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State argues case to punish pain doc in 7 patient deaths

Hedrick

– Lengthy testimony on seven patient deaths highlighted the disciplinary hearing of embattled Fort Wayne pain management Dr. William Hedrick on Thursday before the Indiana Medical Licensing Board.

An expert witness for the state identified what he considered to be evidence of substandard care – from overprescribing powerful narcotics to failing to respond to obvious signs of abuse by patients.

But during cross-examination, Hedrick’s attorney noted several factual inaccuracies in the witnesses’ examination of the patient charts and indicated there are differing opinions on some of the treatment.

The board decided to adjourn the daylong hearing after it was clear another eight hours would be needed to conclude the testimony. The case will continue either at the board’s regular March meeting or on another date agreed upon by all parties.

Hedrick’s license to practice medicine remains temporarily suspended. The worst punishment he faces is a full revocation, which lasts for at least seven years and is relatively rare.

The state Attorney General’s Office filed a complaint against Hedrick in December, accusing him of incompetence and recklessly prescribing pain medications.

Hedrick is founder and president of the Centers for Pain Relief, which is based in Fort Wayne but has more than a dozen other locations in northern Indiana. In the past few months, multiple lawsuits have been filed against him, and a number of patients have come forward claiming he got them addicted to controlled substances. There also was a raid on Hedrick’s offices by local, state and federal authorities.

In opening statements, Deputy Attorney General Jessica Krug said Hedrick’s practice involved a number of physicians and other employees who failed to concern themselves with patient safety and outcomes.

She alleged Hedrick and others ignored clear evidence of addiction to and diversion of controlled substances. The issues mainly center on opioid therapy – or the chronic use of strong painkillers to control pain.

“He contributed to and maintained addiction in patients,” Krug said.

She said Hedrick claims he can’t be held accountable for actions of other physicians or employees in his practice, but “the evidence shows Dr. Hedrick failed to watch the store.”

Hedrick’s attorney, Stacy Cook, first asked the board to ignore the fact that Hedrick sought a settlement of the case last month that would have resulted in a two-year suspension of his medical license.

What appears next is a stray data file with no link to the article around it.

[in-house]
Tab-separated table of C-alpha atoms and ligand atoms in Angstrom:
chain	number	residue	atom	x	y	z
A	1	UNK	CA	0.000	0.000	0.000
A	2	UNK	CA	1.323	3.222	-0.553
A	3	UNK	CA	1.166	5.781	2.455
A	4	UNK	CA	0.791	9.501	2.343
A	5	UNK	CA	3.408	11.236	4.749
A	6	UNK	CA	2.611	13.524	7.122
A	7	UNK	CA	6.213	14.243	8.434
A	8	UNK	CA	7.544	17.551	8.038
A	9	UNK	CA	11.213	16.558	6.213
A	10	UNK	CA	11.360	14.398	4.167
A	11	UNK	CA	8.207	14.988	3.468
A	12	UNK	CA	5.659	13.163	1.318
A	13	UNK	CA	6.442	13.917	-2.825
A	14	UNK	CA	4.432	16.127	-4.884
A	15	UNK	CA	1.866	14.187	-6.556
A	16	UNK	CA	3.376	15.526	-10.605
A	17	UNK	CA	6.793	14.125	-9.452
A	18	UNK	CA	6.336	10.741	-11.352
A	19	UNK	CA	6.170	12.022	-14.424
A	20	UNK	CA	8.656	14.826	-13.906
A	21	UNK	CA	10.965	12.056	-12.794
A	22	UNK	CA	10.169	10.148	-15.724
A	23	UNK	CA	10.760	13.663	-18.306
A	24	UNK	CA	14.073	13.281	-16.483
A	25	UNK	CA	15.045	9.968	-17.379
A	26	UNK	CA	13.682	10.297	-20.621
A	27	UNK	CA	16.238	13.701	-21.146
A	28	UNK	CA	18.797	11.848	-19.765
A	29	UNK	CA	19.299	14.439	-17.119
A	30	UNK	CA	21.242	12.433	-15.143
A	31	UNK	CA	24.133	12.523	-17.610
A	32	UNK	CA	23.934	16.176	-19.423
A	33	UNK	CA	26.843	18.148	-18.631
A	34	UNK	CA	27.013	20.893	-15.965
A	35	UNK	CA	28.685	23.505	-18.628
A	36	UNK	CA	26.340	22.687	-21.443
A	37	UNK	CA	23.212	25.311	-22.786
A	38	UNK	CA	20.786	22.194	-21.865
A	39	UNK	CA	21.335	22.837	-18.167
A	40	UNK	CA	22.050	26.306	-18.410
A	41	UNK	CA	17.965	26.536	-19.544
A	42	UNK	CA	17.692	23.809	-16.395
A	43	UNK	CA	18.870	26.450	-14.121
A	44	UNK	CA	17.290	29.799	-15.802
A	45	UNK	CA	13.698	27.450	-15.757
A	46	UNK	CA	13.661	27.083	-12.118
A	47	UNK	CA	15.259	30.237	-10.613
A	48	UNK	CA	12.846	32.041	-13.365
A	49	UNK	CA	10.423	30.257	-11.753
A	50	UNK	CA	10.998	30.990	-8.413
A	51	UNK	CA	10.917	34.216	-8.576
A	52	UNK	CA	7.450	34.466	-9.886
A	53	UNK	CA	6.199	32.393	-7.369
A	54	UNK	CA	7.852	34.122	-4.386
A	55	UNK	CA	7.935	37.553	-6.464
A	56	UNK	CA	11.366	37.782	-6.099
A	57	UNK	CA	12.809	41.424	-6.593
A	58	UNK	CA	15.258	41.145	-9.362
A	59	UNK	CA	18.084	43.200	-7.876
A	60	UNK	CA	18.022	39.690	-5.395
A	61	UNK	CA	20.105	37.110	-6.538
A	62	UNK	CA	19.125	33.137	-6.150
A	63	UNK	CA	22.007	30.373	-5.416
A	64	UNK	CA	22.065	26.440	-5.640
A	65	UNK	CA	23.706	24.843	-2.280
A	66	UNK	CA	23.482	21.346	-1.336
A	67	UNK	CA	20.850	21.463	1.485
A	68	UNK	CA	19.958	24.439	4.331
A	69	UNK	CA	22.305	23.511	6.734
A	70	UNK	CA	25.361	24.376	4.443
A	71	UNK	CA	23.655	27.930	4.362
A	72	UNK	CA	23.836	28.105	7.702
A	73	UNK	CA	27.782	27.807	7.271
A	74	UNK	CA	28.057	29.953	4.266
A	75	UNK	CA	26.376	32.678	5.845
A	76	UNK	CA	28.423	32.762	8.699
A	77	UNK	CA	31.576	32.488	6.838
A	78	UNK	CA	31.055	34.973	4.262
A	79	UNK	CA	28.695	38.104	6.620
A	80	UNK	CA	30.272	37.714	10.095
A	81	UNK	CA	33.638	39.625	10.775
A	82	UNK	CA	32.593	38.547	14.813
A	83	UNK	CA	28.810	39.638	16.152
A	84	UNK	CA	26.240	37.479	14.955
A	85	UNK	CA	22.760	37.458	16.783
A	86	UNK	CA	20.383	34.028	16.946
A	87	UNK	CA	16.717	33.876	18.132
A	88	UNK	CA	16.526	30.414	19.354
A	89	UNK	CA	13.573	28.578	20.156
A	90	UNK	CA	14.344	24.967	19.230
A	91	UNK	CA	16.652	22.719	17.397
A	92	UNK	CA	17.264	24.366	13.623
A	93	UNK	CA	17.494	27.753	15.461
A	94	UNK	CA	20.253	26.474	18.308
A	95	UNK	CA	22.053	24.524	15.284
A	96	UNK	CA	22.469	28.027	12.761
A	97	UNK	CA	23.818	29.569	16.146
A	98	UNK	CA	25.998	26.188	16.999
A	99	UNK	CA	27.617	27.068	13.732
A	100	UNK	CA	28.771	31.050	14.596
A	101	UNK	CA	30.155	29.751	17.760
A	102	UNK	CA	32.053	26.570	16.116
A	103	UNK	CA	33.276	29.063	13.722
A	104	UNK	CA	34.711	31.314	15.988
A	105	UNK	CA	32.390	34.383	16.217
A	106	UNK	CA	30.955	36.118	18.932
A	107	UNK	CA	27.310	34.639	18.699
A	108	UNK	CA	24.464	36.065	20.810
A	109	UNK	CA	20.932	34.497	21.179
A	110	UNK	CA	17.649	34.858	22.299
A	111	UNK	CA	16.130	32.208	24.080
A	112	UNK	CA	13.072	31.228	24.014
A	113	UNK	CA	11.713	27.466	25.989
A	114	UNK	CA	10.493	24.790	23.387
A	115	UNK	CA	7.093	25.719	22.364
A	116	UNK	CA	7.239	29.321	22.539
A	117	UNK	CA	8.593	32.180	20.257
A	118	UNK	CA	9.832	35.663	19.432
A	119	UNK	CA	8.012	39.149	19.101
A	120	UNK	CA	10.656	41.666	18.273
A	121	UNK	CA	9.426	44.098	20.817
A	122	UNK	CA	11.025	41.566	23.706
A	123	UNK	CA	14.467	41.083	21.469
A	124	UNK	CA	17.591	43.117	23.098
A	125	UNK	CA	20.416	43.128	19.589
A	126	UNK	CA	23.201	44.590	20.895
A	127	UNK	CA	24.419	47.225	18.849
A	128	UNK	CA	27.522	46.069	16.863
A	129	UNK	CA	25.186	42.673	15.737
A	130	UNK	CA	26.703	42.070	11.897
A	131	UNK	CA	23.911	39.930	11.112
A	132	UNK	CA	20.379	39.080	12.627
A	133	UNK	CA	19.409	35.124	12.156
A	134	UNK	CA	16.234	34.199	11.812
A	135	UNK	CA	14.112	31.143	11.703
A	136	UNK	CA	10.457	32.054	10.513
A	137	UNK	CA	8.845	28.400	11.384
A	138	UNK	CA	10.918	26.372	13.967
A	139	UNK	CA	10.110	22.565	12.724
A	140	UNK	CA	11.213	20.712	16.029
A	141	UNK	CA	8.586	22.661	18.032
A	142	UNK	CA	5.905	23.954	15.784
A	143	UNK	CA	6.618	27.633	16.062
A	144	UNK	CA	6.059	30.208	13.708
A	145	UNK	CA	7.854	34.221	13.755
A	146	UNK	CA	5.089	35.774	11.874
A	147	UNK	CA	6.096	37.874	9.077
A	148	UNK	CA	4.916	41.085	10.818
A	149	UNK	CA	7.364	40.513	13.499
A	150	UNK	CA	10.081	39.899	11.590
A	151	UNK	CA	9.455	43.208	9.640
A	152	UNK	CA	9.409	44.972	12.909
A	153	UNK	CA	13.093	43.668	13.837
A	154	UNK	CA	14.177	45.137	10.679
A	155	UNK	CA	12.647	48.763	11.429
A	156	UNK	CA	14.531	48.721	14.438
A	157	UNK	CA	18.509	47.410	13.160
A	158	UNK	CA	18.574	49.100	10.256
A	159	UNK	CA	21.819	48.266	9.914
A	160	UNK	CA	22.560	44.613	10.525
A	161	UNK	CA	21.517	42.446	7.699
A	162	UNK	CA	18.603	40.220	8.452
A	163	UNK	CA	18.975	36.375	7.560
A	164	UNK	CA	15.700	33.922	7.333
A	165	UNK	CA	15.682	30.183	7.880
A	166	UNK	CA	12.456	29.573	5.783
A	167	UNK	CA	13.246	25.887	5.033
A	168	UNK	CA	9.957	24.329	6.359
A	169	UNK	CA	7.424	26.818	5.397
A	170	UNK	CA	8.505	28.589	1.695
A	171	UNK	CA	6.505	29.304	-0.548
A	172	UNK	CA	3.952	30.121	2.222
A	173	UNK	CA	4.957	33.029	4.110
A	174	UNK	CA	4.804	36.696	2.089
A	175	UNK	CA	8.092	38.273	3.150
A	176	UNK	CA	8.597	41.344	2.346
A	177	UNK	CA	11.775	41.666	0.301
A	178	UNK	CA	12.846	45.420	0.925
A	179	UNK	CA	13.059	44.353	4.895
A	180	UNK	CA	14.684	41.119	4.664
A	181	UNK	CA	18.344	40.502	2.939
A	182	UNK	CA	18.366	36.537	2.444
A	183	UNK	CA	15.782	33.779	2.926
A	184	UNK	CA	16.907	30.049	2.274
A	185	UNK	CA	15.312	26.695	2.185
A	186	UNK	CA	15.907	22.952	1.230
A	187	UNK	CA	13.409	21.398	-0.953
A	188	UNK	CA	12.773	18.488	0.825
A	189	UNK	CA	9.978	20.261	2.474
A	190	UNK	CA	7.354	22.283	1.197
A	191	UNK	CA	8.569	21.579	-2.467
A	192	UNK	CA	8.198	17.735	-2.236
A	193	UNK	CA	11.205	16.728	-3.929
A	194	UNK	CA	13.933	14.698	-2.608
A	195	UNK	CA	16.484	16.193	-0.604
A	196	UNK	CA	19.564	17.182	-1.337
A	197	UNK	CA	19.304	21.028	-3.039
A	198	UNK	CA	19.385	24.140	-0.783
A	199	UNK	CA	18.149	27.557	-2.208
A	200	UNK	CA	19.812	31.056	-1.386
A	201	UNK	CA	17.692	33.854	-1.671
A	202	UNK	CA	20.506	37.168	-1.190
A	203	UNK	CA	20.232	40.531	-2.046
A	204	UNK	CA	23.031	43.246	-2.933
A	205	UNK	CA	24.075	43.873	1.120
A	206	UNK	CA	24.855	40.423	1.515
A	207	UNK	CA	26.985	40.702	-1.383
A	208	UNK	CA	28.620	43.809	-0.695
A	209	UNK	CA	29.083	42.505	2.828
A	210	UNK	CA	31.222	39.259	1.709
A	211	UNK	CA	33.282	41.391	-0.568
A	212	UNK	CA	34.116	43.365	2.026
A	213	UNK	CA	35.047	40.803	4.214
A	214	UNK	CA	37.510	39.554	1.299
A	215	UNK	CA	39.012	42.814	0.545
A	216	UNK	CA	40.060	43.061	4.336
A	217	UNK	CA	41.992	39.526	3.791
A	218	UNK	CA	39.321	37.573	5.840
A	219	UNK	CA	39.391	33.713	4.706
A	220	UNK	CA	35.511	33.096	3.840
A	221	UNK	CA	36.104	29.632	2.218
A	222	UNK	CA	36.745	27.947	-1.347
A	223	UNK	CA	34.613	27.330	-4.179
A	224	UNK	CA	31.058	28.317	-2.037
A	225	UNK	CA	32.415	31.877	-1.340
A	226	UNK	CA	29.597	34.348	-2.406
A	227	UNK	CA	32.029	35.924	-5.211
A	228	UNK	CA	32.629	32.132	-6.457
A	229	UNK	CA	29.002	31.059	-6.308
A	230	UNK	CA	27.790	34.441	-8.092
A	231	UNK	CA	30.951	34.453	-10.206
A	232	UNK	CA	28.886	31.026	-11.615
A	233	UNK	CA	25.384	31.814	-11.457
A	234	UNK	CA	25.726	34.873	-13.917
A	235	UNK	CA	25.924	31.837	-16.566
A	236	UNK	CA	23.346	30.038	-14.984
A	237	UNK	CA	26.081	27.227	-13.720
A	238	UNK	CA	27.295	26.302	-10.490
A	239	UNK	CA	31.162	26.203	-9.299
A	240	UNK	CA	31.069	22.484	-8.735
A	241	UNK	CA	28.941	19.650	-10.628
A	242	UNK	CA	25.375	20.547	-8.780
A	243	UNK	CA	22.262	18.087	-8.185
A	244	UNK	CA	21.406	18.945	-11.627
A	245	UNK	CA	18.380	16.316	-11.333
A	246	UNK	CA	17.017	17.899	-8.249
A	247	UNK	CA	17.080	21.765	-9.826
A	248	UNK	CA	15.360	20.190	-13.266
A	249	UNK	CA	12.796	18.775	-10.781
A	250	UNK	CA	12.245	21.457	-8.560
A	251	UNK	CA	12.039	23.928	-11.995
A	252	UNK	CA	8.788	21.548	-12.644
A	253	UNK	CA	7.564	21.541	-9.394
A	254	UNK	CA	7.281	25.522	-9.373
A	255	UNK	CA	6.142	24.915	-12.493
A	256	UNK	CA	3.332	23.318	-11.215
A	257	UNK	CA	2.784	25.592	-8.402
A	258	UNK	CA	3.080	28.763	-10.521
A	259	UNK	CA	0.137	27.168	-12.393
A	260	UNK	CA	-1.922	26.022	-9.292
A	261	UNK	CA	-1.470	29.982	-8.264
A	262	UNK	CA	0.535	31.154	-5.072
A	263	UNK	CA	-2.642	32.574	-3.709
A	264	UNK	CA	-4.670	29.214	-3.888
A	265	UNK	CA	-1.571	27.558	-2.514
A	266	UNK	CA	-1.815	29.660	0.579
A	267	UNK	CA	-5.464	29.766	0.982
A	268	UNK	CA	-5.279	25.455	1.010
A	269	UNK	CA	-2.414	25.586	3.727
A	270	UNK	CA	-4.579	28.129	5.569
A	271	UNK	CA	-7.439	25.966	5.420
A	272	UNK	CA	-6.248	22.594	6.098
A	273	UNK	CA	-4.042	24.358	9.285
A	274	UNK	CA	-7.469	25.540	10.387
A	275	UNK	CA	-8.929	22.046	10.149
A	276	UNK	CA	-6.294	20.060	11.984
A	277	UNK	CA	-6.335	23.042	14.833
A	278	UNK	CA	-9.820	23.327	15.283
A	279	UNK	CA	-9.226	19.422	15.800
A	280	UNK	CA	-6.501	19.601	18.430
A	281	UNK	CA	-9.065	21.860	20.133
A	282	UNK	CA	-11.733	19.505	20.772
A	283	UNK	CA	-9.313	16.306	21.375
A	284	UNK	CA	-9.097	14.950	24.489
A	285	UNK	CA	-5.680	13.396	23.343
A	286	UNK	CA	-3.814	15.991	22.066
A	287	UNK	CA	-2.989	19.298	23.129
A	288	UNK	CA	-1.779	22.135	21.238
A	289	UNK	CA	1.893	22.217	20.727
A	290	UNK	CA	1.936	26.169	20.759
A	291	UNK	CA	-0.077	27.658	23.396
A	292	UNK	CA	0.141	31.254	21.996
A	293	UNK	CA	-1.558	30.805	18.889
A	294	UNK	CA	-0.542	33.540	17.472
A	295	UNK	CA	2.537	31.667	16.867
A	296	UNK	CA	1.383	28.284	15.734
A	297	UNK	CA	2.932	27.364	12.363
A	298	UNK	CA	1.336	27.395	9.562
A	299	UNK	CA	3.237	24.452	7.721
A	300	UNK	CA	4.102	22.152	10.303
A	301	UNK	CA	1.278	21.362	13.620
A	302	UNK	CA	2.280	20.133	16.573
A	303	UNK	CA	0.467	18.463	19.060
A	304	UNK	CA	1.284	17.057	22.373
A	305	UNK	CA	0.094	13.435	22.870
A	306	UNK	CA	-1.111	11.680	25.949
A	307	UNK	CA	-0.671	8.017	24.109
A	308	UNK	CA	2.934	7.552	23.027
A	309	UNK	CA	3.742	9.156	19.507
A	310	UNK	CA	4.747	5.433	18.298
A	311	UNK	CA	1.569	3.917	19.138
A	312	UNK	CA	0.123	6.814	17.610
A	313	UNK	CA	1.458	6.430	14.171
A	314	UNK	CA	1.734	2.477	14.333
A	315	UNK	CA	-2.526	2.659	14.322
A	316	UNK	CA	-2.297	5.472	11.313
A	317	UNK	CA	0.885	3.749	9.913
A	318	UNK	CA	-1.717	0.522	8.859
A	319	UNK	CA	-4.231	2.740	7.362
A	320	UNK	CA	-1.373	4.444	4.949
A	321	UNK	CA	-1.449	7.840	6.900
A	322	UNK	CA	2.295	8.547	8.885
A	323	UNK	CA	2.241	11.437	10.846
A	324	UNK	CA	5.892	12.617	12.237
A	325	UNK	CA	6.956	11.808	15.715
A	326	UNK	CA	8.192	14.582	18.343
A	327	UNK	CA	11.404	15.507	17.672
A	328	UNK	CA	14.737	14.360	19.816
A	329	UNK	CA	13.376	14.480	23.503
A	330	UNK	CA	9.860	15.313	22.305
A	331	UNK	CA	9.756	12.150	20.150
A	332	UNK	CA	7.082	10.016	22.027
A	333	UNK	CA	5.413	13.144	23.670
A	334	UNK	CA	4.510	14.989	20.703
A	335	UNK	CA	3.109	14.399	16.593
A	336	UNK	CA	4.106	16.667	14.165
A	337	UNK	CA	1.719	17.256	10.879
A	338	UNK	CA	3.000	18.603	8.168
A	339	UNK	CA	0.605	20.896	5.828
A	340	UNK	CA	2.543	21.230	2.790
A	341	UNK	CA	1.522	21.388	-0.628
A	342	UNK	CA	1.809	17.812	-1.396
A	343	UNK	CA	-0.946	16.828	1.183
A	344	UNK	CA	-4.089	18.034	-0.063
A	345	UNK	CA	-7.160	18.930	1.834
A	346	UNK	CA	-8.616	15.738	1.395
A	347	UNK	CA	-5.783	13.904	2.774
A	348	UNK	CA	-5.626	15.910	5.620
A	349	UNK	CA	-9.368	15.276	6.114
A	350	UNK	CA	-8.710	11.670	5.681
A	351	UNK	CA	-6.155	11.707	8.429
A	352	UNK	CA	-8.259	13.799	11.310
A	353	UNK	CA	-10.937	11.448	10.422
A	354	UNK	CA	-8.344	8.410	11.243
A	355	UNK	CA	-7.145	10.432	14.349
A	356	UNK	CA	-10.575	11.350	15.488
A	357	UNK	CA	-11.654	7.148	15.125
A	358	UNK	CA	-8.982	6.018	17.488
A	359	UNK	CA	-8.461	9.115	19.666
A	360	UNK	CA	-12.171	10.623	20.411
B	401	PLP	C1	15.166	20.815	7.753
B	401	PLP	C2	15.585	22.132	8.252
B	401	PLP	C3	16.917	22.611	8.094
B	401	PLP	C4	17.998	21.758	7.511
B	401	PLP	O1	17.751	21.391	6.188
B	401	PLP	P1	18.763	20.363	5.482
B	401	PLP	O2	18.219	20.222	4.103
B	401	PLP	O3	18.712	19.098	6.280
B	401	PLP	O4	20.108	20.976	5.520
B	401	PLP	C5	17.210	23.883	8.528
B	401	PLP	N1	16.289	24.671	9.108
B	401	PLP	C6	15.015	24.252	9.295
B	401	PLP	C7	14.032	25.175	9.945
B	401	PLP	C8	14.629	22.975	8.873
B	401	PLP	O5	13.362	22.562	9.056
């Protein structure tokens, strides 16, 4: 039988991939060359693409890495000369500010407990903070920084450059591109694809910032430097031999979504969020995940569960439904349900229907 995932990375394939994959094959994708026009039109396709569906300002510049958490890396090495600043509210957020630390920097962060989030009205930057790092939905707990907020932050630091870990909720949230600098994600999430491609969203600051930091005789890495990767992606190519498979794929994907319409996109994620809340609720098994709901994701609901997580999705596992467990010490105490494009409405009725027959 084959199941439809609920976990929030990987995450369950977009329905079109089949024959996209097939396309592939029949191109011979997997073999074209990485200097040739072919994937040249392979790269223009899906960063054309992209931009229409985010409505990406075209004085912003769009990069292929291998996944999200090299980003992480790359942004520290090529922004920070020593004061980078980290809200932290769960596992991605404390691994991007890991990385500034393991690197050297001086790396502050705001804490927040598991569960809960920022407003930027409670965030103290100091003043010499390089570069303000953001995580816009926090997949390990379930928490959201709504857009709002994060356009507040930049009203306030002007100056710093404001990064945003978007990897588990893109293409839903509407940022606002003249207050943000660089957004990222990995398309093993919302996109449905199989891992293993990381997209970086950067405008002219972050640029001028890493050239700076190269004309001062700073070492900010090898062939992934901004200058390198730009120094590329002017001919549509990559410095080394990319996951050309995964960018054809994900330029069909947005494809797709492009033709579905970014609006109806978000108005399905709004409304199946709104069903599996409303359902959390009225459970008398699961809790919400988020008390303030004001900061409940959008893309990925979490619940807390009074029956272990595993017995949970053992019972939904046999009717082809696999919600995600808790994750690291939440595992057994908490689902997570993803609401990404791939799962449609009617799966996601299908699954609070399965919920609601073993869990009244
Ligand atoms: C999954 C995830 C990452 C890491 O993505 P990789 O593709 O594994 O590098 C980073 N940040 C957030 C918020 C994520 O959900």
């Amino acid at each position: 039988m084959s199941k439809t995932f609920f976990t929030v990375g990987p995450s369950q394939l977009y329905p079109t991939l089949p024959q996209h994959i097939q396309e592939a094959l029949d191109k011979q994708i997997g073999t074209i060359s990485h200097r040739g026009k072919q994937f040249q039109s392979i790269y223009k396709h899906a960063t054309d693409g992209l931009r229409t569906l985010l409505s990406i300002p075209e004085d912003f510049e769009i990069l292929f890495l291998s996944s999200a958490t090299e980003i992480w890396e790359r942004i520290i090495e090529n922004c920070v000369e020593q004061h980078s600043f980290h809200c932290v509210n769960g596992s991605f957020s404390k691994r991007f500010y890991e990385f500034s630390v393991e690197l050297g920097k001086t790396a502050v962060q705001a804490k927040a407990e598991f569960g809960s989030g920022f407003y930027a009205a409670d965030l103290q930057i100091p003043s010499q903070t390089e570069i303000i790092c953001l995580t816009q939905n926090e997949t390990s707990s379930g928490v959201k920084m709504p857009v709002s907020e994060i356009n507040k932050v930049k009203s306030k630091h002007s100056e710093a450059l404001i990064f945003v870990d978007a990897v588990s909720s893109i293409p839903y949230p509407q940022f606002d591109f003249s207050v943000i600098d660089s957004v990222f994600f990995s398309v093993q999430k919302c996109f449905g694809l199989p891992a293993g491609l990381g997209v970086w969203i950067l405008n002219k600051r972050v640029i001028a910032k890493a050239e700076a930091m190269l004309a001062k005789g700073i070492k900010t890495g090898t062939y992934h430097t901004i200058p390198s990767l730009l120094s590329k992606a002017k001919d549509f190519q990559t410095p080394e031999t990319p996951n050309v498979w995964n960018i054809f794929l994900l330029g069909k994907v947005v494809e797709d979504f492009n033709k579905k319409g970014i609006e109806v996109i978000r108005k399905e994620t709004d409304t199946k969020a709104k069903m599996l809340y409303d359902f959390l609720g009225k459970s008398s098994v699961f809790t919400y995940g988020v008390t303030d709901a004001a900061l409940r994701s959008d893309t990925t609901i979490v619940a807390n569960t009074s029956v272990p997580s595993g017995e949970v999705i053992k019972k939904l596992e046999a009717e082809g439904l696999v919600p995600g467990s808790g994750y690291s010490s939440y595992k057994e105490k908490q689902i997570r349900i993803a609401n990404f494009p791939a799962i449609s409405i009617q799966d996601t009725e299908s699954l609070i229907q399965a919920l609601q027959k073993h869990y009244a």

She said before Thursday the case has been all allegations and speculations, but facts and evidence from patient charts refute the state’s claims.

Cook described the evidence related to the seven deaths as weak, noting that two of the patients at the time of death had no controlled substances in their system. In two other deaths, Cook said a coroner ruled the death was due to multiple drug toxicity based only on a drug screen – not an autopsy.

She plans to call a number of experts, including a toxicologist, a pain medication specialist and a pathologist. Hedrick is also expected to testify.

The state’s star witness, Dr. Timothy King, runs a pain management clinic in Crown Point. He reviewed the charts of the seven patients who later died. Krug led the doctor through individual chart notes for hours.

King identified several patterns that he questioned as being proof of substandard care.

First, he didn’t believe the patients were candidates for chronic opioid therapy because of other health problems, psychiatric diagnoses and previous abuse history. Next, he found several notations of patients either not taking the medication or taking too much, yet the staff at Hedrick’s practice continued the prescriptions.

Third, King said there was evidence in multiple cases that the patient was getting additional painkillers from other doctors but the treatment was continued and sometimes increased. Sometimes the patients reported no improvement and yet medication and spinal injections continued.

Lastly, King said a few specific chart notes directed that opiates be stopped but prescriptions were still given.

On cross-examination, Cook used a number of peer-review articles and journals to dispute what King considered to be standards of care. Specifically, King criticized the use of spinal injections by Hedrick, and Cook pointed to differing opinions on the matter.

In addition, she pointed out several inaccuracies in King’s summaries of patients’ treatment.

For example, one patient was allegedly given an opiate prescription after the chart specifically said it should be discontinued. Cook forced King to examine an “inspect” report – a state database tracking controlled substances prescriptions – that showed no prescription from the same date of the office visit.

On another case, she forced King to acknowledge that he had left heroine off the list of drugs found in a drug screen of one of the deceased patients.

nkelly@jg.net

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